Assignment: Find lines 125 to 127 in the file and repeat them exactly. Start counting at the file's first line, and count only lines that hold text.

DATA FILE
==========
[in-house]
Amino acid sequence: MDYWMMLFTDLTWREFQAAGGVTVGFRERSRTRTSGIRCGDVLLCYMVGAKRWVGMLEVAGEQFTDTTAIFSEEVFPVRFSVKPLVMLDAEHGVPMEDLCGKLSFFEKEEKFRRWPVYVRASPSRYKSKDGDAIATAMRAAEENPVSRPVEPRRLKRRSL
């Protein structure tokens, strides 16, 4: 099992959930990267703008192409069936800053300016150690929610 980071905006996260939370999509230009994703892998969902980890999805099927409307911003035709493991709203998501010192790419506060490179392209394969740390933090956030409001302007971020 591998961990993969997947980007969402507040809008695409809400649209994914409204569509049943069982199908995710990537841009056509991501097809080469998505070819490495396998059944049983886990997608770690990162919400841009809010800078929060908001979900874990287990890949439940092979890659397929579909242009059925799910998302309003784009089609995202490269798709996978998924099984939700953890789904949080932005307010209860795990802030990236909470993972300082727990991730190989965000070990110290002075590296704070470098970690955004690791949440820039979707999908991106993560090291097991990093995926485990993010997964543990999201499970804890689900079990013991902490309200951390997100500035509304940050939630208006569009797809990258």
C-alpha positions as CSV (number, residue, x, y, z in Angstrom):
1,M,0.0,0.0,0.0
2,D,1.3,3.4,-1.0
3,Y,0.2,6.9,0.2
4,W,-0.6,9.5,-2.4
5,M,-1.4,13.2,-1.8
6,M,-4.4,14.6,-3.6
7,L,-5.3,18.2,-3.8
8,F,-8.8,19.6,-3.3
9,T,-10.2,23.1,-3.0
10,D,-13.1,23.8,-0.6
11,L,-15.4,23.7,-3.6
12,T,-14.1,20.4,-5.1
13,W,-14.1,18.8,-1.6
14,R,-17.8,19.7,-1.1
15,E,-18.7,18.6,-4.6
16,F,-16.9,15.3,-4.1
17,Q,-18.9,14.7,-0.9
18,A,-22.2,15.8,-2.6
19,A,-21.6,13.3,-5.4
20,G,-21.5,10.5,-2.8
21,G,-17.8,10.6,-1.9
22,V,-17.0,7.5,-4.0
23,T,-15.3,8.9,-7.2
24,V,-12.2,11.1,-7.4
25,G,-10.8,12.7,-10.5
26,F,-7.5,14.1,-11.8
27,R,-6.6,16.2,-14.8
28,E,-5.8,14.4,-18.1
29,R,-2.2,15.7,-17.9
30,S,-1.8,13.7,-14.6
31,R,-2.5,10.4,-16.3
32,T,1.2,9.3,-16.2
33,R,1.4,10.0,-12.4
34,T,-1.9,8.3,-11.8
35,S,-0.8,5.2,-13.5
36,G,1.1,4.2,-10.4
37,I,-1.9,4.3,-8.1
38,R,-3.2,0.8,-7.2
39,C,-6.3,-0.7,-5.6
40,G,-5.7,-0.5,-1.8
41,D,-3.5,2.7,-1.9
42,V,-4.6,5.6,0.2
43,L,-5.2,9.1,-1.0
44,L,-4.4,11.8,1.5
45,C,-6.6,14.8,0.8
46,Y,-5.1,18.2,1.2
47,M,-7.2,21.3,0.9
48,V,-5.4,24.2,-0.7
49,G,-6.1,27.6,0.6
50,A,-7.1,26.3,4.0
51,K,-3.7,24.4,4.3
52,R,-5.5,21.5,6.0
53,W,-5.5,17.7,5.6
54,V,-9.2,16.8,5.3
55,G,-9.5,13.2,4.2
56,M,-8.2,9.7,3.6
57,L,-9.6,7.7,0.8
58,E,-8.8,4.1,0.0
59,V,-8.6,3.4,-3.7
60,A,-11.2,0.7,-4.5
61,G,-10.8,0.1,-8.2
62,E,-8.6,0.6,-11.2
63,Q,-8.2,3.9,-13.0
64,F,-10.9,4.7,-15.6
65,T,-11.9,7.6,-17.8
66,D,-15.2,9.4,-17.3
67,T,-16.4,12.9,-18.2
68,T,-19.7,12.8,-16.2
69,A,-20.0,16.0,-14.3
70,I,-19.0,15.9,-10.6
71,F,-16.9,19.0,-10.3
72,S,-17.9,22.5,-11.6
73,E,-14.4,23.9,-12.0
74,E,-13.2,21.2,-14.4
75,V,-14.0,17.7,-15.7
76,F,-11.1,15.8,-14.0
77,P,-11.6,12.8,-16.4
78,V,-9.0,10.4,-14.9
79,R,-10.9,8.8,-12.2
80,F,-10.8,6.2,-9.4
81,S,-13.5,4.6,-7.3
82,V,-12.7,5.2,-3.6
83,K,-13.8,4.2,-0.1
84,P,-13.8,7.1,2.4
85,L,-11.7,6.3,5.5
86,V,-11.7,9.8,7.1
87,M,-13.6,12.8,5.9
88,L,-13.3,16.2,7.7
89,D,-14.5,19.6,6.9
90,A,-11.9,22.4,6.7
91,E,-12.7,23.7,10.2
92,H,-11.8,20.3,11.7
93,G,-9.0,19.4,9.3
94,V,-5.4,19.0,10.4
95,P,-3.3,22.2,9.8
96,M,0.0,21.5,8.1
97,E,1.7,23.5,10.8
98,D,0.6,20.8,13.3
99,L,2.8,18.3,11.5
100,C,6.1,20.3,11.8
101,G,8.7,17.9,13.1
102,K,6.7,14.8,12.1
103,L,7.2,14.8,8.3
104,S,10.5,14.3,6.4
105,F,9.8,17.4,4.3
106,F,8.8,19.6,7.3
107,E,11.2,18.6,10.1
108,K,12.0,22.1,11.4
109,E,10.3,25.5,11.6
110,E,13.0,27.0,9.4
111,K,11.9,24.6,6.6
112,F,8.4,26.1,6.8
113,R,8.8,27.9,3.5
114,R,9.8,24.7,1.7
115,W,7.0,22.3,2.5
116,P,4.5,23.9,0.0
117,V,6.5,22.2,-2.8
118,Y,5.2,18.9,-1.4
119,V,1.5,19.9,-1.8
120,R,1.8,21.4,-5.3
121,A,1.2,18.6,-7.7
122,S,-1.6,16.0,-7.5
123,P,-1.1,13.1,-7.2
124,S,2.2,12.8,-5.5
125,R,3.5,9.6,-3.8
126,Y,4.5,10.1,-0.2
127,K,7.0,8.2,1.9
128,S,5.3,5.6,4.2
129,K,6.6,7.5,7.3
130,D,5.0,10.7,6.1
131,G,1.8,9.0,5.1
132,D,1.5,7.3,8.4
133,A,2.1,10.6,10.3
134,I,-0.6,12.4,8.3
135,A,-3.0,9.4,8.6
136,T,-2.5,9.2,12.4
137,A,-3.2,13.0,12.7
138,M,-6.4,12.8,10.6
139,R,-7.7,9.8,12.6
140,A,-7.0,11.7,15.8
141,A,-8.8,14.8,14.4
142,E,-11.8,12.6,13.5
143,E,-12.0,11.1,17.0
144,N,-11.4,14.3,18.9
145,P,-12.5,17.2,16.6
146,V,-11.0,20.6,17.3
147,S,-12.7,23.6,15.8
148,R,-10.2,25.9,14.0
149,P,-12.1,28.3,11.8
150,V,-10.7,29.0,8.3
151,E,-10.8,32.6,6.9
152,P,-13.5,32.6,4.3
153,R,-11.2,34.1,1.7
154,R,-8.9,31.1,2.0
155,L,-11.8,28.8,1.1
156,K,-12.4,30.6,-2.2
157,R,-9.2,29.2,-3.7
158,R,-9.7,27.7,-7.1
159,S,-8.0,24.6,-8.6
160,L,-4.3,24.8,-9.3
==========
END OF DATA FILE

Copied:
121,A,1.2,18.6,-7.7
122,S,-1.6,16.0,-7.5
123,P,-1.1,13.1,-7.2